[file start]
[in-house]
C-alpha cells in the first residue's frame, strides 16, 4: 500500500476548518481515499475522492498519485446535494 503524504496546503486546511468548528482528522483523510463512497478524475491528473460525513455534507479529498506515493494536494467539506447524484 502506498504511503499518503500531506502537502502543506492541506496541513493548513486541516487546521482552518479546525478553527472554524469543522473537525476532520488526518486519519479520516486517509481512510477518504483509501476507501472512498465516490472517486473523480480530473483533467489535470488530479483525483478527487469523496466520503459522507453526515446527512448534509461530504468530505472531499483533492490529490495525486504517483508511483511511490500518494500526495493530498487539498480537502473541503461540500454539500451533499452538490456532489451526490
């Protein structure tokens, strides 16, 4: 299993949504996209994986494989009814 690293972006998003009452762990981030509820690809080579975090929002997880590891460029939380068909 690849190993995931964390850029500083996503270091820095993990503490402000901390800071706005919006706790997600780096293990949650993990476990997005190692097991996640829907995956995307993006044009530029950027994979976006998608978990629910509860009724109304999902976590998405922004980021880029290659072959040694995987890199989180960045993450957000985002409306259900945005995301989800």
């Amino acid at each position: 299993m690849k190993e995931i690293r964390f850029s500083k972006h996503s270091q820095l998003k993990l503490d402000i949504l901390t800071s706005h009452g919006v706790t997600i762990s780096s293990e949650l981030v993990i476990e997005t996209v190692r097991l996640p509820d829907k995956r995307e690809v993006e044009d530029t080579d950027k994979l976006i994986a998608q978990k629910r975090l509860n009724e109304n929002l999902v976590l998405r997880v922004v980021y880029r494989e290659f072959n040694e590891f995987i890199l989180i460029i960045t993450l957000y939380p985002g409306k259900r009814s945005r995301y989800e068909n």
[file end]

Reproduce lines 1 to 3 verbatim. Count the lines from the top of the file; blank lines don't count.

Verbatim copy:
[in-house]
C-alpha cells in the first residue's frame, strides 16, 4: 500500500476548518481515499475522492498519485446535494 503524504496546503486546511468548528482528522483523510463512497478524475491528473460525513455534507479529498506515493494536494467539506447524484 502506498504511503499518503500531506502537502502543506492541506496541513493548513486541516487546521482552518479546525478553527472554524469543522473537525476532520488526518486519519479520516486517509481512510477518504483509501476507501472512498465516490472517486473523480480530473483533467489535470488530479483525483478527487469523496466520503459522507453526515446527512448534509461530504468530505472531499483533492490529490495525486504517483508511483511511490500518494500526495493530498487539498480537502473541503461540500454539500451533499452538490456532489451526490
């Protein structure tokens, strides 16, 4: 299993949504996209994986494989009814 690293972006998003009452762990981030509820690809080579975090929002997880590891460029939380068909 690849190993995931964390850029500083996503270091820095993990503490402000901390800071706005919006706790997600780096293990949650993990476990997005190692097991996640829907995956995307993006044009530029950027994979976006998608978990629910509860009724109304999902976590998405922004980021880029290659072959040694995987890199989180960045993450957000985002409306259900945005995301989800």